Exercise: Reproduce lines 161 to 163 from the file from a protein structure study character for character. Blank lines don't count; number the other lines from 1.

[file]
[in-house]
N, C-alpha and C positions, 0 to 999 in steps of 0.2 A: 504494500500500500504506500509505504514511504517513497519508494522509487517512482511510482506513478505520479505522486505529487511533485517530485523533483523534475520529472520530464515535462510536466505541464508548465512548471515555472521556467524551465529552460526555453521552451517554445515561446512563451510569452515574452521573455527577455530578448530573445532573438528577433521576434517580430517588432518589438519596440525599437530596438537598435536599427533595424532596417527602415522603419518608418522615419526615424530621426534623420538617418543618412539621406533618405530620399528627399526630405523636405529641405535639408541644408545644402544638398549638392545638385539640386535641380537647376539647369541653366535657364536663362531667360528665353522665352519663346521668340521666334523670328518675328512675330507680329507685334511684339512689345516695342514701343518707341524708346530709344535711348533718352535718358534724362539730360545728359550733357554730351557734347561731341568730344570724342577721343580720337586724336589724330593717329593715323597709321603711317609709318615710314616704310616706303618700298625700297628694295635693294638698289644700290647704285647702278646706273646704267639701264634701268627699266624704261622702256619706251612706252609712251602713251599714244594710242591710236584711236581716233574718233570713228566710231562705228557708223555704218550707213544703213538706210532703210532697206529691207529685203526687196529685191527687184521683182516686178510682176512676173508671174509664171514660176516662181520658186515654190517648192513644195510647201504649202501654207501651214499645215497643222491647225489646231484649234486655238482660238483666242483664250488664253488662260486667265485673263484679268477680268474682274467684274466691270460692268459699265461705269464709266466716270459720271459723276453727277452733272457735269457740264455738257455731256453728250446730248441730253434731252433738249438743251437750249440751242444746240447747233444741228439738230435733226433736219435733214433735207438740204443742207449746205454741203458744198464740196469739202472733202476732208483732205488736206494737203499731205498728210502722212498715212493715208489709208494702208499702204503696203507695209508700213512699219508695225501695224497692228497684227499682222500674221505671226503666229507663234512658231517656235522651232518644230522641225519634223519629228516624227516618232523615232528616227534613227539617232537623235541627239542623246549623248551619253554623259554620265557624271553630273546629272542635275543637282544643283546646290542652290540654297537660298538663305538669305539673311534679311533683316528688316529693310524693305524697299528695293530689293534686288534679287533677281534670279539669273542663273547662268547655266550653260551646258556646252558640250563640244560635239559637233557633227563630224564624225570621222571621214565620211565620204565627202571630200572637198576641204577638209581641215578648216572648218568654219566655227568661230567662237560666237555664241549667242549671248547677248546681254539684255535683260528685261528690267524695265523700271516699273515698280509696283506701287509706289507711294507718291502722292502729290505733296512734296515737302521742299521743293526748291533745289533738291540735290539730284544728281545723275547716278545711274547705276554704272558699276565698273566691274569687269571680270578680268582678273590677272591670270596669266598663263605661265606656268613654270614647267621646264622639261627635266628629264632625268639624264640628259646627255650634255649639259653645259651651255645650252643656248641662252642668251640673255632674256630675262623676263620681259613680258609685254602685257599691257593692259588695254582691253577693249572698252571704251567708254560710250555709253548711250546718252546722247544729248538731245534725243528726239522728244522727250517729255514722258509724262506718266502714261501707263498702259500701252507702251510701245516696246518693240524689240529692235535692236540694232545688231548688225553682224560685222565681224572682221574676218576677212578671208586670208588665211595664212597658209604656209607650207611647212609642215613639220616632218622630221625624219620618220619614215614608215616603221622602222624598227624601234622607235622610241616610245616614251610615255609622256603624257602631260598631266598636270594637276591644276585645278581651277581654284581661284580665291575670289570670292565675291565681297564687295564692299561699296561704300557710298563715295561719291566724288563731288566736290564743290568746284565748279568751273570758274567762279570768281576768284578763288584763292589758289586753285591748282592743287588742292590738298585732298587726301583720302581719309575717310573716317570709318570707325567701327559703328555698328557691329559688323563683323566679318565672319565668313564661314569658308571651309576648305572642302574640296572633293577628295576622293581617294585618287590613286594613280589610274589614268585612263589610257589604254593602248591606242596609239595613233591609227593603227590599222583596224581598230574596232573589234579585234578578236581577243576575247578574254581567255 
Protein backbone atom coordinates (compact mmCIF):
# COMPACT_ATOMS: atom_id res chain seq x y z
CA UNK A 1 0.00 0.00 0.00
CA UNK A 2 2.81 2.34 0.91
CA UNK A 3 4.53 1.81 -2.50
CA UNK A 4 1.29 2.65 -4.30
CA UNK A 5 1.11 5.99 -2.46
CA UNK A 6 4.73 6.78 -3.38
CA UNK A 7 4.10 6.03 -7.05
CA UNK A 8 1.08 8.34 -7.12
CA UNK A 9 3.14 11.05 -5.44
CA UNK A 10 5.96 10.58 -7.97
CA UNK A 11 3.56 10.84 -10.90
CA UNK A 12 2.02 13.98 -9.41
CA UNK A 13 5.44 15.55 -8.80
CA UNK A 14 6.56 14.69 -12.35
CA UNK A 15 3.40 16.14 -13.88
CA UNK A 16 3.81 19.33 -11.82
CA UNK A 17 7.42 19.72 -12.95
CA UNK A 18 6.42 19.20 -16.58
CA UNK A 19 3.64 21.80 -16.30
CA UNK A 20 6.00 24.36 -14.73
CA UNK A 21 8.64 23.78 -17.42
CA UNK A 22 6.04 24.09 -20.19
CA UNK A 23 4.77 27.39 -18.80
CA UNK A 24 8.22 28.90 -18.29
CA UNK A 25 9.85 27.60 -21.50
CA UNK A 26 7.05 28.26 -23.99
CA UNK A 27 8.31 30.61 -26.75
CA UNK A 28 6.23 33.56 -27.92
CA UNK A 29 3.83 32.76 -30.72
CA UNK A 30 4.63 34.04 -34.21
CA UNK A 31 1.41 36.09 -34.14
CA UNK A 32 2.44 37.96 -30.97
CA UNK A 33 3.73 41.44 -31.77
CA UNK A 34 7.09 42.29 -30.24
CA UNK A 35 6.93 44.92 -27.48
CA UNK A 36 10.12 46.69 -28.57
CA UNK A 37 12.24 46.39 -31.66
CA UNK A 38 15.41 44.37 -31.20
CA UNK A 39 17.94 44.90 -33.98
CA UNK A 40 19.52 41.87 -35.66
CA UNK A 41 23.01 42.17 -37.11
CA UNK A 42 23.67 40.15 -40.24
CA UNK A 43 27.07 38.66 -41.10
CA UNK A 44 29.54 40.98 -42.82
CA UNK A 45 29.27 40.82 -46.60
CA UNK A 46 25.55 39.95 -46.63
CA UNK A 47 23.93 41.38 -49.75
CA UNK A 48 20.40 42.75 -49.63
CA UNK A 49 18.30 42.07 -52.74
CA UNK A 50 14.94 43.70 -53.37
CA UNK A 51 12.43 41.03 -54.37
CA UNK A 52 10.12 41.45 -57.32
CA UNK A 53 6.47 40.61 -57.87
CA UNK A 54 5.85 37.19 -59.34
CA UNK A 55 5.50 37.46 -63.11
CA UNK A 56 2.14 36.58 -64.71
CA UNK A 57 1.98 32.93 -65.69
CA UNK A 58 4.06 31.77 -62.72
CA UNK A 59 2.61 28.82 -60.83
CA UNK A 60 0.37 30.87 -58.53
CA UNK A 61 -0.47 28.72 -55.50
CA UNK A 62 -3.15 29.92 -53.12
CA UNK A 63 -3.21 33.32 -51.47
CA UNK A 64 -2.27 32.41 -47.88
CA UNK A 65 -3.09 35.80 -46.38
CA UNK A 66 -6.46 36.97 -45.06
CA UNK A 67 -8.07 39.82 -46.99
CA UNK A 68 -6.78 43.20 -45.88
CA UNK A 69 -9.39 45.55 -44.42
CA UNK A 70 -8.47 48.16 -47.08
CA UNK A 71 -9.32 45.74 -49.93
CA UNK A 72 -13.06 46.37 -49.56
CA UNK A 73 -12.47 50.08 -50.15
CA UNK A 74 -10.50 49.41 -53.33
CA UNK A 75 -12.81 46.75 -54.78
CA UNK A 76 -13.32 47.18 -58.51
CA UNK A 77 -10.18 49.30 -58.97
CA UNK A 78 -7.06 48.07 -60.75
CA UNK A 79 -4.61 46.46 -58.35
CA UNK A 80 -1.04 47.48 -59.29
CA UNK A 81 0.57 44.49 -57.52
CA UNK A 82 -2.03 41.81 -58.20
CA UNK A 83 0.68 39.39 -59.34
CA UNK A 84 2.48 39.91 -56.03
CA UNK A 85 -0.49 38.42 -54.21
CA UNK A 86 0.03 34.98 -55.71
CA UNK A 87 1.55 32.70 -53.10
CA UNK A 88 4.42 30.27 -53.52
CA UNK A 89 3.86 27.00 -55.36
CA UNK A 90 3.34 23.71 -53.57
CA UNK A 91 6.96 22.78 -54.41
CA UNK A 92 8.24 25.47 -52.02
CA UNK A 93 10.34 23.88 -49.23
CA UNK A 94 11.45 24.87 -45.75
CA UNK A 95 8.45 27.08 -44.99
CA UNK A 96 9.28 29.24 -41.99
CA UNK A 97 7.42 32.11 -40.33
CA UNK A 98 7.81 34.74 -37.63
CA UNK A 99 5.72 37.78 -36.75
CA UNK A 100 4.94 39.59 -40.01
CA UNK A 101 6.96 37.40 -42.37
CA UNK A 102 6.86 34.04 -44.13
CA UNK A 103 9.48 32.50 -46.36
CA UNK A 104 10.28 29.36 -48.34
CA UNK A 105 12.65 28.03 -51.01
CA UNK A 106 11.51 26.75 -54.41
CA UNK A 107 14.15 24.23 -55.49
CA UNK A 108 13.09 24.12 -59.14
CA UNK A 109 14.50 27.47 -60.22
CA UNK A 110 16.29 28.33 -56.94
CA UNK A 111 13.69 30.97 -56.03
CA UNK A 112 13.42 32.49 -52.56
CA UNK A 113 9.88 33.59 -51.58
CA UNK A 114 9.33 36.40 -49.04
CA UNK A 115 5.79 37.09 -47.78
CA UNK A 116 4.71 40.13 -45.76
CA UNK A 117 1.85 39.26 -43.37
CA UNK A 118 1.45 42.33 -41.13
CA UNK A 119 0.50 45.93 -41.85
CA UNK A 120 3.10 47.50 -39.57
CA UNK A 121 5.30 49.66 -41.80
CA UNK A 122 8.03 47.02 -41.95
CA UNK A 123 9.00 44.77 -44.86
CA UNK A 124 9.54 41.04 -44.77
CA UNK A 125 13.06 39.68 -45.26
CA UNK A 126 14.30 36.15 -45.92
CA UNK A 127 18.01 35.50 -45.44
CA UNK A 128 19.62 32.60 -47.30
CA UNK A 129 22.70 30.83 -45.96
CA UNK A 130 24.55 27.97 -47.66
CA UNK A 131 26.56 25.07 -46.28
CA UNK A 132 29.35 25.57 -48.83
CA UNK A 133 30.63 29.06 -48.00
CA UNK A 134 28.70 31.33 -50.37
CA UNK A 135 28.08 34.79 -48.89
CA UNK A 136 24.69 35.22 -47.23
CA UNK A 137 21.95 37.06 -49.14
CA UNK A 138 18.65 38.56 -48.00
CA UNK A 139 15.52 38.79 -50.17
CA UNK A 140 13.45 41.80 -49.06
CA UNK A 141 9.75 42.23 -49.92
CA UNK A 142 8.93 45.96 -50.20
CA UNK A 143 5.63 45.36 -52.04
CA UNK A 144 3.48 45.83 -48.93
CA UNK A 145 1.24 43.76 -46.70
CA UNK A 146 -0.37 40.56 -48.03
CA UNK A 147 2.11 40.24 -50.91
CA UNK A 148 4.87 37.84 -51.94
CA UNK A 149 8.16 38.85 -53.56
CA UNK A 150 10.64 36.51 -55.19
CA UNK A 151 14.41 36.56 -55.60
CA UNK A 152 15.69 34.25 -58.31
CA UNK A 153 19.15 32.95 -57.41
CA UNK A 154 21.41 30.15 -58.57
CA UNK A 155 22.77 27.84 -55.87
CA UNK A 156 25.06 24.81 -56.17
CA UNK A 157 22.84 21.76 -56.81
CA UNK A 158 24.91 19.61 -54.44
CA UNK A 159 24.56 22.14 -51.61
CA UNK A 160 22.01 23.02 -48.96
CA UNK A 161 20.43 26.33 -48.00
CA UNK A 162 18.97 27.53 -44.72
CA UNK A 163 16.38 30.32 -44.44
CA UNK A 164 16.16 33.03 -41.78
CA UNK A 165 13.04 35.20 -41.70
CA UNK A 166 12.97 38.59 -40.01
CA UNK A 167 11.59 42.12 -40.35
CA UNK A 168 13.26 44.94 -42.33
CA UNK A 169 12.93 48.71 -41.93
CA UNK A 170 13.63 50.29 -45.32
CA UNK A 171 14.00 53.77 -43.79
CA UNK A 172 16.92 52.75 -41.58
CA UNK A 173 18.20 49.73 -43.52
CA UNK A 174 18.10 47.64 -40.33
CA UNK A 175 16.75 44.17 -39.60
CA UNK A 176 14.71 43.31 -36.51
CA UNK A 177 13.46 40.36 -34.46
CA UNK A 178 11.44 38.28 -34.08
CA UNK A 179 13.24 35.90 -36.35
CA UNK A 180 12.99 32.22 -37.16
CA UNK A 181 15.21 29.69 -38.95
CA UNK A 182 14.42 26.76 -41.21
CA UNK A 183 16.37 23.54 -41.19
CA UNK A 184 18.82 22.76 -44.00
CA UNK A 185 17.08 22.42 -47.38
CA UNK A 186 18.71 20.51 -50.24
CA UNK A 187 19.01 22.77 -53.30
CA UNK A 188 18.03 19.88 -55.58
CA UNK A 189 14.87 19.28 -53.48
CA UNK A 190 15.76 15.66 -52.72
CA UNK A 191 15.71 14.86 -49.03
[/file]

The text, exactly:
CA UNK A 157 22.84 21.76 -56.81
CA UNK A 158 24.91 19.61 -54.44
CA UNK A 159 24.56 22.14 -51.61